However, the mandatory retirement policies would be saved by s. 1 because they are a reasonable limit on the equality rights guaranteed to older persons.

The universities' objectives for the mandatory retirement policies are pressing and substantial. These objectives are to enhance their capacity to seek and maintain excellence by permitting flexibility in resource allocation and faculty renewal, and to preserve academic freedom and the collegial form of association by minimizing intrusive modes of performance appraisal.

Mandatory retirement, the majority finds, supports the tenure system by obviating the need for elaborate evaluation schemes, and ensures continuing faculty renewal by making spaces available in a closed system for new and younger faculty members. Therefore, there is a rational connection between the university policies and the objectives sought to be achieved.

On the issue of whether the policies impair the rights of older workers as little as possible, the majority rules that the test to be applied is not whether the right is impaired as little as possible but whether the university had a reasonable basis for concluding that the policy impaired the right as little as possible. This is a relaxed s. 1 test, adopted in Irwin Toy Ltd. v. Quebec (Attorney General) to provide greater flexibility in assessing those cases where legislatures have had to make difficult choices between the claims of competing groups.

In this case, the majority concludes that there was a reasonable basis for concluding that the policy impaired the right as little as possible because mandatory retirement is not wholly detrimental to the group affected. The policy ensures that faculty members have a large measure of academic freedom and it is generally beneficial both to the universities and the individuals in them. Consequently, the minimal impairment of rights does not outweigh the universities' pressing and substantial objectives.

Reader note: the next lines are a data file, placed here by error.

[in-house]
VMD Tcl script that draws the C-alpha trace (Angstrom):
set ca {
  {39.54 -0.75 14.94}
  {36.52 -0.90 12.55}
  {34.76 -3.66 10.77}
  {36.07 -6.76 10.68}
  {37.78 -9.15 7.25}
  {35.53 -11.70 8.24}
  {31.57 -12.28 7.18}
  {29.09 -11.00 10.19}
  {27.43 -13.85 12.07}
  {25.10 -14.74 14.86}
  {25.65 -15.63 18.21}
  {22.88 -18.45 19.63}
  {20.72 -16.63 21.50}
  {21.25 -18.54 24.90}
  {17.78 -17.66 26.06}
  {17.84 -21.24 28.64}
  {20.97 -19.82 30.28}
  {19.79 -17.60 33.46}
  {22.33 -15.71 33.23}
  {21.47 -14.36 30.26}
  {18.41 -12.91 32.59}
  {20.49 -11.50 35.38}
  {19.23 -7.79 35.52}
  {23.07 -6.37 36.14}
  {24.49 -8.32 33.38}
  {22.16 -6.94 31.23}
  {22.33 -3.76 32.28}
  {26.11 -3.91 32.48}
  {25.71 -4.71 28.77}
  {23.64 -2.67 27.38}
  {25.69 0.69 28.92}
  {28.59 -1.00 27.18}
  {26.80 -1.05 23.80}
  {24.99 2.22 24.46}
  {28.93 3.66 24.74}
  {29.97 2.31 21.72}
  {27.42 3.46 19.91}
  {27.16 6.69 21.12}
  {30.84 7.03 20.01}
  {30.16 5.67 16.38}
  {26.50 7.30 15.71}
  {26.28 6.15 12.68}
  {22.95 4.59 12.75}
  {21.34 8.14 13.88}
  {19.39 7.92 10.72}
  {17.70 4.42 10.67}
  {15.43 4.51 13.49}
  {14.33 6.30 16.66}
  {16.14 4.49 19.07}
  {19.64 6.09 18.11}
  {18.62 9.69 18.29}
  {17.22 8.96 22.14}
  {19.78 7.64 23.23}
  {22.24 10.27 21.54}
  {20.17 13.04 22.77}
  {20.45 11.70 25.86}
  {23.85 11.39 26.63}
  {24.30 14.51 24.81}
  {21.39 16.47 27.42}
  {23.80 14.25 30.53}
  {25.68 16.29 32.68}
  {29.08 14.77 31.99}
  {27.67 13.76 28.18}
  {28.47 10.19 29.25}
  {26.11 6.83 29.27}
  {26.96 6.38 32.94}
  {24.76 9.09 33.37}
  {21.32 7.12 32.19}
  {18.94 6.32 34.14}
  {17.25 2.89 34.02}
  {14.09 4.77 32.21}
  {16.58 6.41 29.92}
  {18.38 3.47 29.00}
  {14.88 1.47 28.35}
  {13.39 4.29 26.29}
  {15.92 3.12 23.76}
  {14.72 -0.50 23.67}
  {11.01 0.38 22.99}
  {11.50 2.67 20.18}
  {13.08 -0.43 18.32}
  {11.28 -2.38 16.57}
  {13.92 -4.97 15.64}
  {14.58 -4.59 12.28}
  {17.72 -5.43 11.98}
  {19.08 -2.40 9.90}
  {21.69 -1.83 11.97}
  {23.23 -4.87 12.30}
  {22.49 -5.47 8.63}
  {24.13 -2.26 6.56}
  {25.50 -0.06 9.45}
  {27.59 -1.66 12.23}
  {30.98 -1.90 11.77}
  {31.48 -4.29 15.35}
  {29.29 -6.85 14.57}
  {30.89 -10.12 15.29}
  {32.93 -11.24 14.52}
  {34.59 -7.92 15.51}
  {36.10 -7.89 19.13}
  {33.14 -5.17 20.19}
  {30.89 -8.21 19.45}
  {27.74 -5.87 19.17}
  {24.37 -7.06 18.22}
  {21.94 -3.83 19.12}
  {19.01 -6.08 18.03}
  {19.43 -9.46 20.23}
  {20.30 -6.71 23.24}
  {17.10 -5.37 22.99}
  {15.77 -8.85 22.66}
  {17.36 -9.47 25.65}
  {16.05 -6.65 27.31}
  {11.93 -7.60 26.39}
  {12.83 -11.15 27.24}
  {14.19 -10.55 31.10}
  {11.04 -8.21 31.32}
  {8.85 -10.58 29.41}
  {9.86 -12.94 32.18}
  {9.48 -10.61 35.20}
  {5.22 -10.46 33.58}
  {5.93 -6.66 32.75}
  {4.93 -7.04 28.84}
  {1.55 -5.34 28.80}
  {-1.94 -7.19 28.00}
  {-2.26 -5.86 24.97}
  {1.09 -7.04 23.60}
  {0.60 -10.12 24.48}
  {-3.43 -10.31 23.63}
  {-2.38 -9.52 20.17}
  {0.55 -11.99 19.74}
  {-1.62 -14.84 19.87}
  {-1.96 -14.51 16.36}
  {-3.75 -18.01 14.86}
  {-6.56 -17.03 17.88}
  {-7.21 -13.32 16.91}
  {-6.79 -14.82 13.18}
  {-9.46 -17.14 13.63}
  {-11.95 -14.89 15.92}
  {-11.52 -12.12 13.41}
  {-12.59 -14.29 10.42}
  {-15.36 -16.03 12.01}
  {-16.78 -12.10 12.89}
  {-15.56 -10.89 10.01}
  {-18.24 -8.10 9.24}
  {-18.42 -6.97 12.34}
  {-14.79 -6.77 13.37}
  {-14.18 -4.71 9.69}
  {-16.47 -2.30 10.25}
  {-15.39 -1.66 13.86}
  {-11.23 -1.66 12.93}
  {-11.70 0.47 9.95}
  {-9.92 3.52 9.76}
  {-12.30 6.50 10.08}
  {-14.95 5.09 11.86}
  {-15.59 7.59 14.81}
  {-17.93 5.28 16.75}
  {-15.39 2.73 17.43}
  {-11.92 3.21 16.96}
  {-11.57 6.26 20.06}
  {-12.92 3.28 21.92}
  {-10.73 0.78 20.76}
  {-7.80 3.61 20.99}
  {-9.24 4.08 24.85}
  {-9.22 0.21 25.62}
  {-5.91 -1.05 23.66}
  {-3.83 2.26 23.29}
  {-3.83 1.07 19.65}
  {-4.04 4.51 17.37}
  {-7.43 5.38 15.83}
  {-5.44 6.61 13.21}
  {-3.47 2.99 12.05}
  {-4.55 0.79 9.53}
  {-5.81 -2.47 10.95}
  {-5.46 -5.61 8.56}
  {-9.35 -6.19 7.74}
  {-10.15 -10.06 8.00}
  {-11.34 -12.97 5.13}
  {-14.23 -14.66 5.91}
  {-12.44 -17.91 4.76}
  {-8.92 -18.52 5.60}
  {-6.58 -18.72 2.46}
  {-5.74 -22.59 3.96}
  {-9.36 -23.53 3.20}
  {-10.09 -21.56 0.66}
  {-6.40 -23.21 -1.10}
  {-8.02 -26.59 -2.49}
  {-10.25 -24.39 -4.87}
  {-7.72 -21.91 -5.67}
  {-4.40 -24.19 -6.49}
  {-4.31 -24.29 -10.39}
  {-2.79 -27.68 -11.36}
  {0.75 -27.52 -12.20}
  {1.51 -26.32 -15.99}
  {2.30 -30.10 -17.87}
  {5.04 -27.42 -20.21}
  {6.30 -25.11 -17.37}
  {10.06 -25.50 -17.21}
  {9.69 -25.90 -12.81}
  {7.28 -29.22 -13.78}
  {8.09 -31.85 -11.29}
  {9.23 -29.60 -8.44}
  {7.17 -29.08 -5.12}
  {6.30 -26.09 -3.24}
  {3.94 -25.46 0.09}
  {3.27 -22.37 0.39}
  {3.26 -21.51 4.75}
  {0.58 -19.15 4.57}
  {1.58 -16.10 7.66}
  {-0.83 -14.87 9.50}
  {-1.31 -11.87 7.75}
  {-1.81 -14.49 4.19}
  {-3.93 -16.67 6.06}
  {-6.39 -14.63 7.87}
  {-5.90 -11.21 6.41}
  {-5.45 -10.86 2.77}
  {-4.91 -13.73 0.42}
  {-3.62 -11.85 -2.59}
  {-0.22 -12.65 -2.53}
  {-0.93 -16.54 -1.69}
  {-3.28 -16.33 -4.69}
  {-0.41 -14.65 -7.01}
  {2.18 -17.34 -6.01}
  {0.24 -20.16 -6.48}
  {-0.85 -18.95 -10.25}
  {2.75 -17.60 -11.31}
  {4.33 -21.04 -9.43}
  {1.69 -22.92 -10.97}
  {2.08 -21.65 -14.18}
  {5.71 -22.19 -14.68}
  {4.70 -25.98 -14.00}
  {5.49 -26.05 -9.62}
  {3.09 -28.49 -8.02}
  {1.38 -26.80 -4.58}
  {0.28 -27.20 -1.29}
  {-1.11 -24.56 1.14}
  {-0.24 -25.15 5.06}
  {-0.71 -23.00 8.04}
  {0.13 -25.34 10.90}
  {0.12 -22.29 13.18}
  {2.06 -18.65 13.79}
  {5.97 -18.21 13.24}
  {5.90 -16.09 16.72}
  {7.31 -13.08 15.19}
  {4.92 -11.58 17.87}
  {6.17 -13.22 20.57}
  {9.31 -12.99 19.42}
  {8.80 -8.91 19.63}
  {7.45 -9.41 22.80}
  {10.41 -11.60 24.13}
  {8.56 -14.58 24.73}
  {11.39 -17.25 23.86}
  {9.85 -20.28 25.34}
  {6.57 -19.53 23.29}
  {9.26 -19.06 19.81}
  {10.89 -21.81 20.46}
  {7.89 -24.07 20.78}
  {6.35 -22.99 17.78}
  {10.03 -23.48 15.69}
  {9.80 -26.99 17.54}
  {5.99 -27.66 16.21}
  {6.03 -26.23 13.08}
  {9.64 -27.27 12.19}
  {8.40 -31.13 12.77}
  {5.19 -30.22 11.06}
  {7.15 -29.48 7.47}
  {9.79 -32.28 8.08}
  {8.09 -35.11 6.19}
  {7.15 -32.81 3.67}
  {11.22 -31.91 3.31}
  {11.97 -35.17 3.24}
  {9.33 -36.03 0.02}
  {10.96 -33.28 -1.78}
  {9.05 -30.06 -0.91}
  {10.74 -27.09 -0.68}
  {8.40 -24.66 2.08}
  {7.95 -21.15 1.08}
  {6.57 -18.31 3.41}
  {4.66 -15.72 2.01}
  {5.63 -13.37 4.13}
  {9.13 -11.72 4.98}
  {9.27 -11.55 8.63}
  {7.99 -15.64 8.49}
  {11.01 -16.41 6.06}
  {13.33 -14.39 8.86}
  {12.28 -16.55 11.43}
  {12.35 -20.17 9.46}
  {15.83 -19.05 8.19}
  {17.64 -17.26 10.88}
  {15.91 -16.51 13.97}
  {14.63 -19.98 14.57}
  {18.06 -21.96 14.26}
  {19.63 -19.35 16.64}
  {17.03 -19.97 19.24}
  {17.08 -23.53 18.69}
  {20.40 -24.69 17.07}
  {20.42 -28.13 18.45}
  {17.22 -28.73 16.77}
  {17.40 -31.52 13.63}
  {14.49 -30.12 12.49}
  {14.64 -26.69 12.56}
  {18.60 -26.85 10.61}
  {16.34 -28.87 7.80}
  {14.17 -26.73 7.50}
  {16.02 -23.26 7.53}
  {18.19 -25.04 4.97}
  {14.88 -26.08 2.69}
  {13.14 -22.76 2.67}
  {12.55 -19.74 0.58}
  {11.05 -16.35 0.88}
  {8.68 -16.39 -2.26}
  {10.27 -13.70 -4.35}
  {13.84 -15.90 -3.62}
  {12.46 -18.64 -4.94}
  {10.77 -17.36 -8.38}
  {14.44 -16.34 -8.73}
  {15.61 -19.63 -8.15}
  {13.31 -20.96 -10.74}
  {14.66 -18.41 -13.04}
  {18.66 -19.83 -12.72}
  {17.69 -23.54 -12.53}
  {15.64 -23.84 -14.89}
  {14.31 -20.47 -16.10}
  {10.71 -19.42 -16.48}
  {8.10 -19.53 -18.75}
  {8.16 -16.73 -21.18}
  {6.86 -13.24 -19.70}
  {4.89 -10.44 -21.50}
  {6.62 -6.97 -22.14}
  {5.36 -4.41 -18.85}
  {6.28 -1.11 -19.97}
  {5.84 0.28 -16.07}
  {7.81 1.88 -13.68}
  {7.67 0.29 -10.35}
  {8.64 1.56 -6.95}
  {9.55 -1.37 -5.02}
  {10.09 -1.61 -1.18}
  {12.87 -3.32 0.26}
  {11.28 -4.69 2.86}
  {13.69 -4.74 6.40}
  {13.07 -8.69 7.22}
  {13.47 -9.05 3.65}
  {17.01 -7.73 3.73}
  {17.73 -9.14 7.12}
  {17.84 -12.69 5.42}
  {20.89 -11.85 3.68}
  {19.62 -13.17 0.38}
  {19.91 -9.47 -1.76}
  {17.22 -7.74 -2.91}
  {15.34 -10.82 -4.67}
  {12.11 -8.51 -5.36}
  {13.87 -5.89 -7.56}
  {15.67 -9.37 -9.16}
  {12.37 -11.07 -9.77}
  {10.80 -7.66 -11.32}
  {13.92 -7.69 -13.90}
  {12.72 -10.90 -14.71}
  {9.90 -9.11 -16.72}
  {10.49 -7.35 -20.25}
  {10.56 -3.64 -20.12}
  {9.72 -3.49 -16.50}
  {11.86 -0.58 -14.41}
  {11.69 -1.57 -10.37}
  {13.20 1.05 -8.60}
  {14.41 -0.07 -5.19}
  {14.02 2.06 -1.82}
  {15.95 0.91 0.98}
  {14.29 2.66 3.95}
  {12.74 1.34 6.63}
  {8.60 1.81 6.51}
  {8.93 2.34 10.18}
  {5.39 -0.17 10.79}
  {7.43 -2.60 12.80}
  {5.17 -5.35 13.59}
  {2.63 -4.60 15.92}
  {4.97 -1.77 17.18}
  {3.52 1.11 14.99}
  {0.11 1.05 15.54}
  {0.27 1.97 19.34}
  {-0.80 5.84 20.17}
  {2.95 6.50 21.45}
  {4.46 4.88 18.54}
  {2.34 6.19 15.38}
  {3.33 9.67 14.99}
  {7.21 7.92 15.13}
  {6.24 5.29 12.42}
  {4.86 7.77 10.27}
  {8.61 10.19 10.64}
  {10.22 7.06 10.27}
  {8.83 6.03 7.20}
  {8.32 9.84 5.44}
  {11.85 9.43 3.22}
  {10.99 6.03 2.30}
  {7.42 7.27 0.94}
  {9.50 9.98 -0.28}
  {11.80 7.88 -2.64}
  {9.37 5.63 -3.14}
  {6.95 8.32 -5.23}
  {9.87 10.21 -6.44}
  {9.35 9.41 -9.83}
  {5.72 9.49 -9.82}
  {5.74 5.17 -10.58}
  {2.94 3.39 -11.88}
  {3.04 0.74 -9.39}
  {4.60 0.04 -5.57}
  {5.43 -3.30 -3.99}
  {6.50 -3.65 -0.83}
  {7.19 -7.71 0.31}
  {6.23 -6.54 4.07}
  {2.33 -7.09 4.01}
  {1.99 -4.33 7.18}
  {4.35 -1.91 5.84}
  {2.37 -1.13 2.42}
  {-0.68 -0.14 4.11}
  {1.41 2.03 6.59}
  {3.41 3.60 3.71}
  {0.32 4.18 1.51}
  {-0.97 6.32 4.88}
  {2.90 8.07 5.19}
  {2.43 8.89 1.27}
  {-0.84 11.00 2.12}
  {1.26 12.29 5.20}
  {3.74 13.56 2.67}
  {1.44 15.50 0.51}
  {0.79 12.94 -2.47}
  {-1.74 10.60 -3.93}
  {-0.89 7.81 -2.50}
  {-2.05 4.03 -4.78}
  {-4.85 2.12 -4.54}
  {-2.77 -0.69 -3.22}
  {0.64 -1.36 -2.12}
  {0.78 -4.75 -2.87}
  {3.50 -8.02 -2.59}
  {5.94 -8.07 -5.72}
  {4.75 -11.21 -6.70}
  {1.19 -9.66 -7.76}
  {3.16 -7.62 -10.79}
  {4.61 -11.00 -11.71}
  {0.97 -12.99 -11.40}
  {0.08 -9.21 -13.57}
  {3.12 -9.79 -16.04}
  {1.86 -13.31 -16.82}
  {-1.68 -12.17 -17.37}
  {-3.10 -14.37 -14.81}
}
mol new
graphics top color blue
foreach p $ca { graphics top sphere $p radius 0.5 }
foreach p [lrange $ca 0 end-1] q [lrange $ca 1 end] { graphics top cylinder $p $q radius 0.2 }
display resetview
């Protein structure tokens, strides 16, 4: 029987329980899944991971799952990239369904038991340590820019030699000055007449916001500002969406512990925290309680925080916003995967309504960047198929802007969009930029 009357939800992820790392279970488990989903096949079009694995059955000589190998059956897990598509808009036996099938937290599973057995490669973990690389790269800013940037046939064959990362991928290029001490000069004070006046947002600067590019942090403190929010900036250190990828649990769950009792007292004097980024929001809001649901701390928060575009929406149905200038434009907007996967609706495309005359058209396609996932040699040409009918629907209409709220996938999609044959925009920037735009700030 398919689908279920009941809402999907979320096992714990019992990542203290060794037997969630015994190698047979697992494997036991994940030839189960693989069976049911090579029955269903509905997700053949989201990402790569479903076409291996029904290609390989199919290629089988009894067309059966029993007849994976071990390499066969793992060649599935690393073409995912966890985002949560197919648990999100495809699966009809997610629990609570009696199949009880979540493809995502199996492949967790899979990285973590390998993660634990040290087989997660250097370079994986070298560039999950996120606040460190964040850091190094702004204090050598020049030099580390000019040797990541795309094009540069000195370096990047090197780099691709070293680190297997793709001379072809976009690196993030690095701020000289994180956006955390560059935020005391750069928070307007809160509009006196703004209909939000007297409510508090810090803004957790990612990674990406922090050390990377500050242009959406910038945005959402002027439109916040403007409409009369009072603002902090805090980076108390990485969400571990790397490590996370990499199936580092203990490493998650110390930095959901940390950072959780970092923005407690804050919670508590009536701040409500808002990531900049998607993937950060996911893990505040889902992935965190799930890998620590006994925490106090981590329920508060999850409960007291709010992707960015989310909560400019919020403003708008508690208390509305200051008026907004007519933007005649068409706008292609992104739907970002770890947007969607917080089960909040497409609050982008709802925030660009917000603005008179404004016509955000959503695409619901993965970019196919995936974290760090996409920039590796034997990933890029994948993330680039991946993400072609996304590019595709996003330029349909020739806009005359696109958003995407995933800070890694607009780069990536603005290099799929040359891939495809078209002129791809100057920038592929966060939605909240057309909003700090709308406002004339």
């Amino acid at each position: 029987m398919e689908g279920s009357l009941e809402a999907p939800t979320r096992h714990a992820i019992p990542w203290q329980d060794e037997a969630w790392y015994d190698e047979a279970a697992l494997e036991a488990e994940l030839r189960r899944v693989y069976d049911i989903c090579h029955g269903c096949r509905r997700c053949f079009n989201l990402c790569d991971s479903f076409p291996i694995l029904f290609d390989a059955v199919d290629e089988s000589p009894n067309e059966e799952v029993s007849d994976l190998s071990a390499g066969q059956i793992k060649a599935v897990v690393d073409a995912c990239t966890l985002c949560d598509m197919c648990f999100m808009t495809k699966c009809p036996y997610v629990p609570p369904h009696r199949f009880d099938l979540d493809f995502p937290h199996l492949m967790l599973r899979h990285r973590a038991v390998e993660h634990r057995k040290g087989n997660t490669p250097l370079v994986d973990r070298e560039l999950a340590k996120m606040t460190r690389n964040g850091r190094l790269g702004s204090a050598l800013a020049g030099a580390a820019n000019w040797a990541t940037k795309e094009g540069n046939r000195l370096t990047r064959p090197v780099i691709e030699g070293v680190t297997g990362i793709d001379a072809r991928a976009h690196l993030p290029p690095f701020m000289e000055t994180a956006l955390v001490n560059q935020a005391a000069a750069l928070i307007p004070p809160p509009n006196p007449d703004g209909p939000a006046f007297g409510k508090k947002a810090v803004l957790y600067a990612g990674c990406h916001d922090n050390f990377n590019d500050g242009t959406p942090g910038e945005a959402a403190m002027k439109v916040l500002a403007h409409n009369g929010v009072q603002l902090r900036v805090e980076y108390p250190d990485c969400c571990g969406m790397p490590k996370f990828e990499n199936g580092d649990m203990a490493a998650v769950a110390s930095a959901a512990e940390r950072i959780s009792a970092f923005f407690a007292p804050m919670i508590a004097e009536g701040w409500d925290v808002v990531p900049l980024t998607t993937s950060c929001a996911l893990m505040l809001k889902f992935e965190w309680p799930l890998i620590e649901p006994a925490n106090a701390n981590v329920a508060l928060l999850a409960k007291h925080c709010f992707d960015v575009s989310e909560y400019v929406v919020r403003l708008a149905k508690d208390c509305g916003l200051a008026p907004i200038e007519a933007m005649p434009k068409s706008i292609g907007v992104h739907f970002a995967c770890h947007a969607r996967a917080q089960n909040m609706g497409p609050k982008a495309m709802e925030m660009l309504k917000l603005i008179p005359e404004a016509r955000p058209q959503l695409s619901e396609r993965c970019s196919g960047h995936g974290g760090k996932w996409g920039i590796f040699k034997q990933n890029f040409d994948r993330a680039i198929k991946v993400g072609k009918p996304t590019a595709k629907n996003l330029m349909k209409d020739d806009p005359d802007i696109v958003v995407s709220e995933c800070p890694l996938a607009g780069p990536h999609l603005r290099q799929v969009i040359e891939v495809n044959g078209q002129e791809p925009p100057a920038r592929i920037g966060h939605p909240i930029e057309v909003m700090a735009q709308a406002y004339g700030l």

However, since the majority has ruled that the Charter does not apply to universities, the Court turns to the issue of whether the limitation of protection from age discrimination in s. 9(a) of the Ontario Human Rights Code to persons between 18 and 65, which allows mandatory retirement policies to exist for those 65 and over, is unconstitutional because it violates s. 15. Some of the faculty members who are the appellants in this case attempted to file complaints with the Ontario Human Rights Commission, but their complaints were refused because of the restricted jurisdiction of the Commission with respect to age discrimination.

The majority of the Court finds that policies of mandatory retirement were developed with the introduction of private and public pension plans. Mandatory retirement policies have had a profound impact on the organization of the workplace and on the structuring of pension plans, on fairness and security of tenure in the workplace, and on work opportunities for others. One of the objectives of s. 9(a) of the Ontario Human Rights Code was to arrive at a legislative compromise between protecting individuals from discrimination and giving employers and employees freedom to agree on a date of termination considered beneficial to both.

The objectives of government in passing s. 9(a) of the Code, the majority concludes, were pressing and substantial. Government objectives were to preserve the integrity of pension plans and to foster the prospects of younger workers. The majority of the Court finds that the legislature was faced with a complex socio-economic problem. In these circumstances, the majority considers that the limitation of protection in the Code is rationally connected to the objectives and that it minimally impairs the equality rights of older workers. Government had a reasonable basis for imposing what is a generally beneficial rule. The courts should adopt a stance that encourages legislative advances in the protection of human rights. But the courts should not lightly use the Charter to second-guess the judgment of a legislature as to just how quickly it should proceed in moving forward towards equality.